There’s a surprisingly good variety—candy ones, improbable and sour sweet, some like whips, darting around and licking the fake rocks, others Zen garden keepers, shaping the sand beneath them. And then we see it, wrapped around a log, green and yellow and killer.

“We are here today to give new meaning to bodies…”

The mice stop running in wheels and drinking drops from metal tubes mixed with gravity and look up at me. The surrogate sacrificial lambs ready for the slaughter.

“…To repurpose.”

The snake is in a cardboard carrier and hissing in the backseat. We didn’t buy a cage. We watch it take its first laps around the kitchen tiles, proud at this new thing we are already so good at. We didn’t buy any food either.

We wake up and it is filled with mice. Just body after body lined up and compressing up against the scales, straining them until they are about to fly off in glittering razor-edged flecks. The mice are all oriented differently within the lining of the snake and I can make out in some places only a foot, in others, snout and whiskers, tail. All the parts artistically jumbled into a composite still life.

We notice the snake isn’t moving but rigid and dead from its digestive exertions.

I do not eat for three days after this, feeling myself as full as the snake. On the fourth day I am finally hungry and it is like those babies you hear about—the ones who try and eat the breast right off the mother.

The lone survivor and I are staring at each other. The mouse misses its mother and we mourn her. I tell him, “There are ways of being alone in this world.”

I learn mice can chew through concrete, can climb up walls with their nails and teeth as grip. Our bed no longer an island, we sleep between the frictionless walls of the bathtub. The next night, as I slide down into the tub you realize I wasn’t just being spontaneous. You stop staying over.

The snake starts to smell, goes into the freezer. Full and ready for winter. Maybe come spring it will give birth to something. The mice already inside are caked in translucent crystals.

I try eating everything. Emptying the house to starve the last one out, to fill myself up.

The lone survivor is taunting me, is likely the reincarnation of Houdini. I go to sleep with baited traps, wake up to empty ones. I am feeding him still and I suppose this makes him my pet. We are cohabitating.     

I booby trap the bathroom save for a path from tub to toilet and toilet to sink. I get a medley of traps, some live ones that are opaque boxes. As long I don’t open the box and cut my nose off then I will never know what’s inside—if it’s empty or if there is something rotting within.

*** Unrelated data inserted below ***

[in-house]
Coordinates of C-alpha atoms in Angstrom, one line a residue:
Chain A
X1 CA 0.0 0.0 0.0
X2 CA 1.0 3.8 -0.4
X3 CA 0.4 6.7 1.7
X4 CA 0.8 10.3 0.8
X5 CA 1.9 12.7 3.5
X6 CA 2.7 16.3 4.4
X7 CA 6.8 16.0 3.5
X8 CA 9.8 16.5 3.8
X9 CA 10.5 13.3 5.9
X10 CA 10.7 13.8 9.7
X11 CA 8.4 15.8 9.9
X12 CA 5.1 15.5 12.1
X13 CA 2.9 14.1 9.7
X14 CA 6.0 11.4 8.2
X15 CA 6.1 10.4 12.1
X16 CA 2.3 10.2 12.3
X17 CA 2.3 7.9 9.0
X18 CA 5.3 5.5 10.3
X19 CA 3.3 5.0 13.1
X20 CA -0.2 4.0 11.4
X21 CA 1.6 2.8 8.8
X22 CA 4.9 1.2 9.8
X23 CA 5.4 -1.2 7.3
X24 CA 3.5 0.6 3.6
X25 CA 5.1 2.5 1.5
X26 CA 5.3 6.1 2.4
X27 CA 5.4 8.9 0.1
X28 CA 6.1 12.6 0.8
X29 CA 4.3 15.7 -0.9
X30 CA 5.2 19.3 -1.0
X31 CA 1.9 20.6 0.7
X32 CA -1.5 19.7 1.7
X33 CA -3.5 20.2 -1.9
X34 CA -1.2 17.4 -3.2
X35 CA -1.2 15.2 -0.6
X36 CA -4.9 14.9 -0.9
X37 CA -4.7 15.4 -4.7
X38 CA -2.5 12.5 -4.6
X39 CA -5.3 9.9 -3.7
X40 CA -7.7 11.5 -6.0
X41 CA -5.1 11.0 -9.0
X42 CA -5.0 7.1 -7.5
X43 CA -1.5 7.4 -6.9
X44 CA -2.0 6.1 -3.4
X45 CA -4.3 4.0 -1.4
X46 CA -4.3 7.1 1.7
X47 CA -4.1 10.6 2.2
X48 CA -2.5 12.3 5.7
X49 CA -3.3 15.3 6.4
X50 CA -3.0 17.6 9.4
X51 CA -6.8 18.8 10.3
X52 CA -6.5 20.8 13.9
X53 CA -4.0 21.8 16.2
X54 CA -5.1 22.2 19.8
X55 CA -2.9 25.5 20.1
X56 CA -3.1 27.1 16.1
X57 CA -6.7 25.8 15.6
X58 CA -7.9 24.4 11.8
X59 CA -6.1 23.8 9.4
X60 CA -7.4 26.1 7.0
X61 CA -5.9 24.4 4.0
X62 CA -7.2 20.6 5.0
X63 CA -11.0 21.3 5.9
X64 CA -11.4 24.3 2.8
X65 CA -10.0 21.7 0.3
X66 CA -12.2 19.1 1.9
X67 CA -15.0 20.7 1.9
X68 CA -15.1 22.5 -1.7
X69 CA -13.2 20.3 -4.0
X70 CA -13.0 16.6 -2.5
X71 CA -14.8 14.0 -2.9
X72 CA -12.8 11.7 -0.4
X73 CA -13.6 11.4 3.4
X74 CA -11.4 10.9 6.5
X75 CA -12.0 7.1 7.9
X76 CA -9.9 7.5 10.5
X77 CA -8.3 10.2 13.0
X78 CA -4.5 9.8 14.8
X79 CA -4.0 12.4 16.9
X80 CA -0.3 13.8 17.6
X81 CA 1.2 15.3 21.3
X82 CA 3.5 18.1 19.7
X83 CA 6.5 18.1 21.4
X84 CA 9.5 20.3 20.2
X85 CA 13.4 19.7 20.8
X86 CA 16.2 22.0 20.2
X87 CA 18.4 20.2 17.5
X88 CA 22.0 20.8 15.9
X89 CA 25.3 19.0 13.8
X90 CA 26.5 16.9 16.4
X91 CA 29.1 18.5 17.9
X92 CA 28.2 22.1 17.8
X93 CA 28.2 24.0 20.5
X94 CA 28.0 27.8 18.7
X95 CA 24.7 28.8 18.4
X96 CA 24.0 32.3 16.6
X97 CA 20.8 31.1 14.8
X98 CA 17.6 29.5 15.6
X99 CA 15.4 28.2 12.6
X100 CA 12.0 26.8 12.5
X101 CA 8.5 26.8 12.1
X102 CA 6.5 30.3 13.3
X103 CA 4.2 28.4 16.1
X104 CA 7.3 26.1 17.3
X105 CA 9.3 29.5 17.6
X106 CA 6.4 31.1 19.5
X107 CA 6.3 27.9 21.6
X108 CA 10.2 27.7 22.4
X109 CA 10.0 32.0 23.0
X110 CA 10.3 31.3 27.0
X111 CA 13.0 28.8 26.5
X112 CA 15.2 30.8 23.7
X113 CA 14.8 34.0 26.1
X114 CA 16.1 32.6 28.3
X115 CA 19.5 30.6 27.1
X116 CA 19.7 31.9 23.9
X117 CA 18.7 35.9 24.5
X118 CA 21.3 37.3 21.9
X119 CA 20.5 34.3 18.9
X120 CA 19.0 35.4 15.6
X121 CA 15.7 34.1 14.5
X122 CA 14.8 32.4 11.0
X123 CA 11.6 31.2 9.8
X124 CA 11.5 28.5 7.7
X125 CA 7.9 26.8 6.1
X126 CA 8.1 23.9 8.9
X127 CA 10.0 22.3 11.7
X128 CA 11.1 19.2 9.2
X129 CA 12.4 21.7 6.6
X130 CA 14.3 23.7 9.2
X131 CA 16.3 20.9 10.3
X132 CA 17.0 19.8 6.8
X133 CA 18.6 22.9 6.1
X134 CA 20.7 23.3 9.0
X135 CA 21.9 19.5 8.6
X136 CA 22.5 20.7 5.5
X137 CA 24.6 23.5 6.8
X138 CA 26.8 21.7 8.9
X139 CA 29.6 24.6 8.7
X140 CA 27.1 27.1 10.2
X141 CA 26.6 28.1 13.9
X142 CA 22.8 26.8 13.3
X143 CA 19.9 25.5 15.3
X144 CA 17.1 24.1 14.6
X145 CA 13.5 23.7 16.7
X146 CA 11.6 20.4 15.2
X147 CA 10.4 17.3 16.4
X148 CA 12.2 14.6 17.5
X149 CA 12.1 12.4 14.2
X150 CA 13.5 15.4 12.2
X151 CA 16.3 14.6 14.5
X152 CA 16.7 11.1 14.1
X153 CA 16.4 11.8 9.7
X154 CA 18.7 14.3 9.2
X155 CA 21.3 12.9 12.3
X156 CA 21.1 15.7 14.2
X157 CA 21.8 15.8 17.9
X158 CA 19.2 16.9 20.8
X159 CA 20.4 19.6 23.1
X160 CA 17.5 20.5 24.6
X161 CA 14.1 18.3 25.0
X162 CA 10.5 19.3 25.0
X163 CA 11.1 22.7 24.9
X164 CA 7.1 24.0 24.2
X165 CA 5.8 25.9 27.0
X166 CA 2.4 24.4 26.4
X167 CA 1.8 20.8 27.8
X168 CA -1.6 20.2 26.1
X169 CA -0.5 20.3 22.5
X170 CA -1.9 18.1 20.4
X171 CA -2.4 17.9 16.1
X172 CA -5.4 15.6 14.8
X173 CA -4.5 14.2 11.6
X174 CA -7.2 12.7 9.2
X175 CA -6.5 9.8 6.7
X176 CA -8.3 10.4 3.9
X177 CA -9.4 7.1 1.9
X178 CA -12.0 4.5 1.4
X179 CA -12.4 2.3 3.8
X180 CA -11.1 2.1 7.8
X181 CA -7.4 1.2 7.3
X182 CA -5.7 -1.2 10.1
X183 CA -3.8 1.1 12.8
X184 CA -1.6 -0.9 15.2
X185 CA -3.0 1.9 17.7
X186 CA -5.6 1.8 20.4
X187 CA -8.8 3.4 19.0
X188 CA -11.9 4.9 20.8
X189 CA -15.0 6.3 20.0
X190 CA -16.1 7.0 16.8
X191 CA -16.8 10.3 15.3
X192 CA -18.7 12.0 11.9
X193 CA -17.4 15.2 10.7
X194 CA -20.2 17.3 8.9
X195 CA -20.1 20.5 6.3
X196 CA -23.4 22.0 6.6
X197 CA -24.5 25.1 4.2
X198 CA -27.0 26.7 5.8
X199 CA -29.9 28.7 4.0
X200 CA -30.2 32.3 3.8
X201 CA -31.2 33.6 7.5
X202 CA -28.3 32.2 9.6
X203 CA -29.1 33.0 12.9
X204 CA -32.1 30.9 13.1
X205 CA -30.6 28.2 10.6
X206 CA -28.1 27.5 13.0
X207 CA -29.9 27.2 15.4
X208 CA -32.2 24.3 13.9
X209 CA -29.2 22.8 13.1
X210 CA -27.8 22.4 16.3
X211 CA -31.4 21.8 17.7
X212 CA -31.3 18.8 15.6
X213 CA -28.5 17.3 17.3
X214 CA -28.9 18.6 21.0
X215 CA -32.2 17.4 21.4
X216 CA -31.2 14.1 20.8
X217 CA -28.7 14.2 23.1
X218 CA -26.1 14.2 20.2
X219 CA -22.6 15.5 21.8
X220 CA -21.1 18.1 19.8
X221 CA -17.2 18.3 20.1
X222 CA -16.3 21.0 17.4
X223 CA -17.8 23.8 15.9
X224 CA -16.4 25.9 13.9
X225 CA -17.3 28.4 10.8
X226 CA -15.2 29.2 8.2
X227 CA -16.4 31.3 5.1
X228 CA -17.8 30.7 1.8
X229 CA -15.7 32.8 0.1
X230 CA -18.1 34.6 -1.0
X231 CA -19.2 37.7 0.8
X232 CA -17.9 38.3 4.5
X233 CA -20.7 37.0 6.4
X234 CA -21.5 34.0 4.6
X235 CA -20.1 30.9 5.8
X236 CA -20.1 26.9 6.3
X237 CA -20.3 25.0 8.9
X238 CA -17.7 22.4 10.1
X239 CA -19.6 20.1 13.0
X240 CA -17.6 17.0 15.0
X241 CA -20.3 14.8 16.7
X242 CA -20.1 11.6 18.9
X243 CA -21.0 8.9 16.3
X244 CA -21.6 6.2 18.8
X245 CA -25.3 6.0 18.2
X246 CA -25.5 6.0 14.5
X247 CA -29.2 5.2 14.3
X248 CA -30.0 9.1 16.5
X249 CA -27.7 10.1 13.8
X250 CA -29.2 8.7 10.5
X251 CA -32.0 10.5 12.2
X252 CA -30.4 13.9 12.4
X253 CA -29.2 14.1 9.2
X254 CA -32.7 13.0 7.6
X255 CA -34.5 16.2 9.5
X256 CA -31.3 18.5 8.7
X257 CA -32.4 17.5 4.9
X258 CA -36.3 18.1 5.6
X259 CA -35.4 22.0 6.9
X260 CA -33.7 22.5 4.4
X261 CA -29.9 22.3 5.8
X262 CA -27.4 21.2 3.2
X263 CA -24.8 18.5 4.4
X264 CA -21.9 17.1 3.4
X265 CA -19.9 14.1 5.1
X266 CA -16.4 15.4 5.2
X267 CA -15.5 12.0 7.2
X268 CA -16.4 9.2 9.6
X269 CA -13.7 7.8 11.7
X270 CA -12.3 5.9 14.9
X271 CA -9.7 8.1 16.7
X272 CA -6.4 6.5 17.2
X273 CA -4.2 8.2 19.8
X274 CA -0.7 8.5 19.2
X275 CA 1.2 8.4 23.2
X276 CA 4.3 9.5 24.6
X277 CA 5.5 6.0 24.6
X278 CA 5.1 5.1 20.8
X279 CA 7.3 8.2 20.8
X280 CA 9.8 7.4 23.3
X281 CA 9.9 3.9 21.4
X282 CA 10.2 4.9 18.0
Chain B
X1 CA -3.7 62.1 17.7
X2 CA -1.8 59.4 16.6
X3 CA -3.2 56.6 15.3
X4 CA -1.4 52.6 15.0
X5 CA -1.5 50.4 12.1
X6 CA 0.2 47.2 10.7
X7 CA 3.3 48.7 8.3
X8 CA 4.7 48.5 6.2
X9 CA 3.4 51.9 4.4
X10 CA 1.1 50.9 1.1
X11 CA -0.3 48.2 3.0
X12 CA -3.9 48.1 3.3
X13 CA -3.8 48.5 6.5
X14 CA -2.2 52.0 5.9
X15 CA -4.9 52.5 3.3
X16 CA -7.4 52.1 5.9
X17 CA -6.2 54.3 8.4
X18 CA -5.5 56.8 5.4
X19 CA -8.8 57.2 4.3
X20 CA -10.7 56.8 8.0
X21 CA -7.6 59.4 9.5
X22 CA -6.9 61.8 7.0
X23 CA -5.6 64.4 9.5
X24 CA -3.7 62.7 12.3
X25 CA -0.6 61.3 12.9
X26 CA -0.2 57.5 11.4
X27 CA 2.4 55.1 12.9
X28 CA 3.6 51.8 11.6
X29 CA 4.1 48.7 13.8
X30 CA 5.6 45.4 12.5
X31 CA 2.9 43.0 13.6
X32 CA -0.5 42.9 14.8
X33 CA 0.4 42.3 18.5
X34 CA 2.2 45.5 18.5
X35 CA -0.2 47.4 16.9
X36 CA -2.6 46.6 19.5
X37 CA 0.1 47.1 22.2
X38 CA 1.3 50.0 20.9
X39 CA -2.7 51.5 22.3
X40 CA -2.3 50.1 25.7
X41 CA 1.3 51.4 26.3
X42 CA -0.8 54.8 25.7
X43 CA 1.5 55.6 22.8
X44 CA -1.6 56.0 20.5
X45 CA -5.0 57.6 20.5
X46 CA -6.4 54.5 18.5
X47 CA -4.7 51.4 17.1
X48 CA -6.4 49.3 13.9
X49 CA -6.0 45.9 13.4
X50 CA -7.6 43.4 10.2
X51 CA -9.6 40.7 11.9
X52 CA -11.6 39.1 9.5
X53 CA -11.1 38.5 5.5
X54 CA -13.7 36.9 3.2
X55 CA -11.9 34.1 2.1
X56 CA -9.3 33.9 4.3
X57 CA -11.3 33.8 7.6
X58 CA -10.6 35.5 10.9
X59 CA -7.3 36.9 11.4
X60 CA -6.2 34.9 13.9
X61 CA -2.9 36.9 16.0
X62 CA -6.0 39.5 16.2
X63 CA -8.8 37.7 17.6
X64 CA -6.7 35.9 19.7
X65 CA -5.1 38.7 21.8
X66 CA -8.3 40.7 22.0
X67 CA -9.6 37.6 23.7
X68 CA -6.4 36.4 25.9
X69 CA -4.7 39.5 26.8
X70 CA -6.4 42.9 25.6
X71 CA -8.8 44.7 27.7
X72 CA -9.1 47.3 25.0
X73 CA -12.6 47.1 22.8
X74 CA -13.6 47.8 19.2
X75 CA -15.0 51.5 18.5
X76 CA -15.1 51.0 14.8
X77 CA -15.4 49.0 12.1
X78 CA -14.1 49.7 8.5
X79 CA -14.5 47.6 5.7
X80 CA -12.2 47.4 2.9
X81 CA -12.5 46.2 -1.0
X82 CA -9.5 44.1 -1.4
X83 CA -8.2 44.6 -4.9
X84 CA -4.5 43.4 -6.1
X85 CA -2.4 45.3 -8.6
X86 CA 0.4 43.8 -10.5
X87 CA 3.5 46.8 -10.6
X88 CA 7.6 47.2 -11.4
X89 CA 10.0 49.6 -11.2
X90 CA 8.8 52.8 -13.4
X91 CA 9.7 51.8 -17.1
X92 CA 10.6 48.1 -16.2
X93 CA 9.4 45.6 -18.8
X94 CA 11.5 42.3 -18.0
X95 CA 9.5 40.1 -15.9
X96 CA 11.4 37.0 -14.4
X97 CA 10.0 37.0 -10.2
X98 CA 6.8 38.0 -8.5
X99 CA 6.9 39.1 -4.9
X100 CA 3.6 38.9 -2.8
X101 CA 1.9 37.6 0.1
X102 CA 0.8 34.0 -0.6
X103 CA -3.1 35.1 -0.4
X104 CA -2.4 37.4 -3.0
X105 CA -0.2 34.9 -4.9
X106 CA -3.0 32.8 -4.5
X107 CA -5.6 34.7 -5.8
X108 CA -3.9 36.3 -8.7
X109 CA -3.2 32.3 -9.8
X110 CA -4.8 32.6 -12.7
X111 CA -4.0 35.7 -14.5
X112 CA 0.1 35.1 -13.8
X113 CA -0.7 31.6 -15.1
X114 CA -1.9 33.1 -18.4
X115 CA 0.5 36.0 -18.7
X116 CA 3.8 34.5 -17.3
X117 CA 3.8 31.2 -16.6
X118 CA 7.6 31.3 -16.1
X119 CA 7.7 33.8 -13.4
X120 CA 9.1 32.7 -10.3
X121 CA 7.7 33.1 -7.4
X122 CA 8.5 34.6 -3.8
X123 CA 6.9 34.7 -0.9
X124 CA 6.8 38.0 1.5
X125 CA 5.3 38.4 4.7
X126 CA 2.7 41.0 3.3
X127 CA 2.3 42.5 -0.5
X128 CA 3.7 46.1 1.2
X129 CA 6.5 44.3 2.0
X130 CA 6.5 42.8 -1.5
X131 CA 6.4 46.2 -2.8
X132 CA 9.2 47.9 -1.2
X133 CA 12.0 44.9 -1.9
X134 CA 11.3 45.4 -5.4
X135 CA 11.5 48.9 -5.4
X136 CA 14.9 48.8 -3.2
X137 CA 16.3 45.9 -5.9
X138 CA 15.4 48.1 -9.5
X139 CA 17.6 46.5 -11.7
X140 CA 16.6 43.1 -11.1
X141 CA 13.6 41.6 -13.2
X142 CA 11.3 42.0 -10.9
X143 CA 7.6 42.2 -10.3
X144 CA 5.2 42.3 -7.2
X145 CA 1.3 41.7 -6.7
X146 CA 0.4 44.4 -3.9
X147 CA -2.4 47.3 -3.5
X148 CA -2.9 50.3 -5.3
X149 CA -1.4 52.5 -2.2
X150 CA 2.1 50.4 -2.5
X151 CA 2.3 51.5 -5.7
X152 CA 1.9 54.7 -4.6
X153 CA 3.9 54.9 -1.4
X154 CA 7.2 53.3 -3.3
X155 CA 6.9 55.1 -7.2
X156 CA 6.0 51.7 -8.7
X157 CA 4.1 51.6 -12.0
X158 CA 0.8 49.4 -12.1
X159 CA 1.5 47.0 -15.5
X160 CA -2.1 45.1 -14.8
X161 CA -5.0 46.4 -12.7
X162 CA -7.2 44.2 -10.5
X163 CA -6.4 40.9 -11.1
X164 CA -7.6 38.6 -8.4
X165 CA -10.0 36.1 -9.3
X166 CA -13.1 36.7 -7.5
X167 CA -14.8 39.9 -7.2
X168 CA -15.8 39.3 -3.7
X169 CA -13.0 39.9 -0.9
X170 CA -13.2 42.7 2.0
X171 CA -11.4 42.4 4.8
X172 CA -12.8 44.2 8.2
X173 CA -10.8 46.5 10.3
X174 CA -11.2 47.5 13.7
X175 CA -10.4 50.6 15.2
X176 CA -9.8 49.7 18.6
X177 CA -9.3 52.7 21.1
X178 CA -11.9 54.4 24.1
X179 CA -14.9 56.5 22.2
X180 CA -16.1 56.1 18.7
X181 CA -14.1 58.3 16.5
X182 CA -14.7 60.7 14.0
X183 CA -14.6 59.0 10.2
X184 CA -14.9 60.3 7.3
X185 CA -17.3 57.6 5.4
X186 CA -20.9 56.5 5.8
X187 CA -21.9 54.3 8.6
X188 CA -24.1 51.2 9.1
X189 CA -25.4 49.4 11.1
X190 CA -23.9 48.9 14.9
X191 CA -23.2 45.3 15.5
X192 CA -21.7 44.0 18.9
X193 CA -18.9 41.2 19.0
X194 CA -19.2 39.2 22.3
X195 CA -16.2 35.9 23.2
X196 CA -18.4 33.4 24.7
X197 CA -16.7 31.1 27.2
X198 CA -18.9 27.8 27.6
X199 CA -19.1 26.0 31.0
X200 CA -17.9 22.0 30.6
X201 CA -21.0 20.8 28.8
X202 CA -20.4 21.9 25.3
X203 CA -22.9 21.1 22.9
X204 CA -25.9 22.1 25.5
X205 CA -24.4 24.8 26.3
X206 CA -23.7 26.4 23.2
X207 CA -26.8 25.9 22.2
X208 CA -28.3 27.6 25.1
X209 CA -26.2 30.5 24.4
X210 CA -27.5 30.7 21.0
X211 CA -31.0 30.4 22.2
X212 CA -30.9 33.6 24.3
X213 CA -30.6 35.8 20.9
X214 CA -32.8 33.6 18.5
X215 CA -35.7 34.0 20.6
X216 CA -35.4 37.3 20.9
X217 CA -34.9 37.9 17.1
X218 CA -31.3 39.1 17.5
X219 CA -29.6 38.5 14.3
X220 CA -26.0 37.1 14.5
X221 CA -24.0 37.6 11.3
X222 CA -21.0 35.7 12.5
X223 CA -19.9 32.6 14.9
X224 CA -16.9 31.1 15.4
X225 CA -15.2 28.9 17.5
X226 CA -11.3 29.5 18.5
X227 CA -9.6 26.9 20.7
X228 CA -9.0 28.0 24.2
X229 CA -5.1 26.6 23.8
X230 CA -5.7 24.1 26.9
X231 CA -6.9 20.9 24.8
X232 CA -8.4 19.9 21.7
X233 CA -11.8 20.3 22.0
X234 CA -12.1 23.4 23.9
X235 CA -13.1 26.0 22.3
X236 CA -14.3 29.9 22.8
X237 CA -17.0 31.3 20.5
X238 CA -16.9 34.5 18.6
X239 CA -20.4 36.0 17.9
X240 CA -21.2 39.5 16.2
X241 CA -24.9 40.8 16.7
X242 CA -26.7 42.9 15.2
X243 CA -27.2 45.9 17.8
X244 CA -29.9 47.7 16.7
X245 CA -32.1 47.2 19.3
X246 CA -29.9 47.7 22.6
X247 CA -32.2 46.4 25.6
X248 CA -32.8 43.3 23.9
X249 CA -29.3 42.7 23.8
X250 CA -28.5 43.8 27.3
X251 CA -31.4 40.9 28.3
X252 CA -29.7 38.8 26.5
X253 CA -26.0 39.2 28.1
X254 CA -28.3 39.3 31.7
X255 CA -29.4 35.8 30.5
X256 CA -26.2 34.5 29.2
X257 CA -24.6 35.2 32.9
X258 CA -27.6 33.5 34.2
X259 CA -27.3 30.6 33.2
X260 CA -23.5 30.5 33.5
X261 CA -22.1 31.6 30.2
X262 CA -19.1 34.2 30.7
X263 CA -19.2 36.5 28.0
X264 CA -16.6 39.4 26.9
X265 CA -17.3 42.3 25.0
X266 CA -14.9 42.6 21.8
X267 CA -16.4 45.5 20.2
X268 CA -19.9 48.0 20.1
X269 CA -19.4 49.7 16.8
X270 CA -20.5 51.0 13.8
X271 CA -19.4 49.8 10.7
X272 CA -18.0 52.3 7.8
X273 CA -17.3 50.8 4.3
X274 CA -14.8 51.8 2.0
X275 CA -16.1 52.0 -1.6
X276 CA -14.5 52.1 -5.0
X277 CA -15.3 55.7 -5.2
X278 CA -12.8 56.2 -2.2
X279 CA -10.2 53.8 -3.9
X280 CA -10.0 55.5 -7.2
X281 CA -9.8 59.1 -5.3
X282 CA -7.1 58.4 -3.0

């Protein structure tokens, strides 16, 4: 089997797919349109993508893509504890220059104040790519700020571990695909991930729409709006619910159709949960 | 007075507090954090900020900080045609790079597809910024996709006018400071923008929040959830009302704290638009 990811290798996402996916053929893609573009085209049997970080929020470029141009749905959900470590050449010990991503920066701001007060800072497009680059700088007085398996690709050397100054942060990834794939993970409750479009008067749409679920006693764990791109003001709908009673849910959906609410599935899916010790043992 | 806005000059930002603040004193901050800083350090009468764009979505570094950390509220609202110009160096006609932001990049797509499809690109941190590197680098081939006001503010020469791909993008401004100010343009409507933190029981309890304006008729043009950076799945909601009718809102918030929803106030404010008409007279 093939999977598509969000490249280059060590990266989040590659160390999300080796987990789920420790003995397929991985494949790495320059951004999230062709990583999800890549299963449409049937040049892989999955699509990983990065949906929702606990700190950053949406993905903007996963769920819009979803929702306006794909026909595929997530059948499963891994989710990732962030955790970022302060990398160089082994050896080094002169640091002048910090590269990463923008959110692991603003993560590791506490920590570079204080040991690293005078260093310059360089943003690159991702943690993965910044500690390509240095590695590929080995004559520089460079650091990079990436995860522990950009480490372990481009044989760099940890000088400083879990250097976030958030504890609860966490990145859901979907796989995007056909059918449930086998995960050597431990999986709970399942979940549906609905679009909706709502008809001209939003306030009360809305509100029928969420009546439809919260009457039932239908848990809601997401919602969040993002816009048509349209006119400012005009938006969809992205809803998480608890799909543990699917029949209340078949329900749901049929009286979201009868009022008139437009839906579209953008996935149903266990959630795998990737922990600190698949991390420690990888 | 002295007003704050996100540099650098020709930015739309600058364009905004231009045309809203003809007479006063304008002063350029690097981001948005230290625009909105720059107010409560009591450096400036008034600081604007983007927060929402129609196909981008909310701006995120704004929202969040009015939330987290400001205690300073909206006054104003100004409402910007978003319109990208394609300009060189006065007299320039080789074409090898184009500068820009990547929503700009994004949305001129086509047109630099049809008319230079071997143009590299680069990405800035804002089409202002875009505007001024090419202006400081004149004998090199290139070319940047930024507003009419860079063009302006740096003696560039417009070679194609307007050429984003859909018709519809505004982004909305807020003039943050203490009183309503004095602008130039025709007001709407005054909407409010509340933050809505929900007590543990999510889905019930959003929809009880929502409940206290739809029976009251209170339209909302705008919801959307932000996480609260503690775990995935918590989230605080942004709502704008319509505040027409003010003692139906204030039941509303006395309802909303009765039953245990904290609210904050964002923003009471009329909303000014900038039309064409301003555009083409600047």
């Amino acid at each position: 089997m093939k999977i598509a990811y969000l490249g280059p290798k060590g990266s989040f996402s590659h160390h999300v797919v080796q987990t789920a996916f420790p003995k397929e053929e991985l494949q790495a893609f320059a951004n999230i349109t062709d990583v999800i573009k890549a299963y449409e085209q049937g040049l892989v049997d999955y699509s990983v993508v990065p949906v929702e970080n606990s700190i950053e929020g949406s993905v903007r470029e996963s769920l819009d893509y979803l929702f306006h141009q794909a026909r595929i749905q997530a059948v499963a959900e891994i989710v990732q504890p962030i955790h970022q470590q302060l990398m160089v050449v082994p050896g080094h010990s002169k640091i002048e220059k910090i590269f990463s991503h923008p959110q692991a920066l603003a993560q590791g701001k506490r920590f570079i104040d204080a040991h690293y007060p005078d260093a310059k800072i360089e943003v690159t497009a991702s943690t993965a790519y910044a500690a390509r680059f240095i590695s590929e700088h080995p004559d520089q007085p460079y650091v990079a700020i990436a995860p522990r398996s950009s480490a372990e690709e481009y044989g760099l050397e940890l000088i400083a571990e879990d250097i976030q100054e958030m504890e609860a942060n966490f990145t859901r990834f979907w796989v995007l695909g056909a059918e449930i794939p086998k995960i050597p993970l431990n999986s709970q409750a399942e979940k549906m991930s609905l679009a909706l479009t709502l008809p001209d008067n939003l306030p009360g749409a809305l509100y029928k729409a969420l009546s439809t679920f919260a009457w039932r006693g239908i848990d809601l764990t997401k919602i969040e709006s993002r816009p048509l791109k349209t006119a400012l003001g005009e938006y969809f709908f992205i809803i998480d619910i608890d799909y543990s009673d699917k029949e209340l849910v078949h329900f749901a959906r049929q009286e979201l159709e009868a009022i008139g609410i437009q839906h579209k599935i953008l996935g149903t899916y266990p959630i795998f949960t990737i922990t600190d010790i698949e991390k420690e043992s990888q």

It stops eating the cheese, peanut butter, olives, its tastes refining. I try new foods, hoping it’ll slip up, apply too much pressure or move too slowly. Hoping it will keep eating something other than me. I fall asleep wondering if teeth strong enough to move through concrete could gnaw through bone.

The fridge is empty now, the freezer still full. I use my nail like a melon baller on the frozen mice, carve out chunks of icy fat and fur and bait the traps with them. I start counting down until Houdini’s hunger turns inward, cannibalistic.

If you run your fingertips over your teeth, they too feel like a trap.

He will not eat his kin. When days later the mouse flesh has shifted into puddles and remains undisturbed, I try using the snake. It looks like a beef Wellington and I cut cross-sections of it and lay them on top of the snap traps. The thin disguise is enough and Houdini’s appetite takes over. In a week the freezer is empty too, the snake entirely consumed. I wonder how he has made space within himself for such accumulation.

In my dreams I roll over onto my side and you are back in the tub with me, and I am grateful. I puncture you accidentally, with a toothy kiss. You begin to deflate, sinking beneath my arms and crumpling inwards. I grasp at anything, at all of you. The only thing within reach is a tuft of hair. It rips out of your head and is suddenly light, detached from the weight of you.

I wake up and Houdini is dead fur in my hands. No bulging eyes, nothing noticeable except for a temperature difference. I have wanted nothing but this separation, and yet.

I am staring at my palms and trying to transfer the warmth from the rest of my body into them. Make my hands a black hole for heat and have them boil. Houdini stays cold.

I bring him to the radiator, and lay him on top of it like a chestnut or an egg. I don’t know what else to do. I turn it on high, wait for him to reanimate. He is already there and on his way back.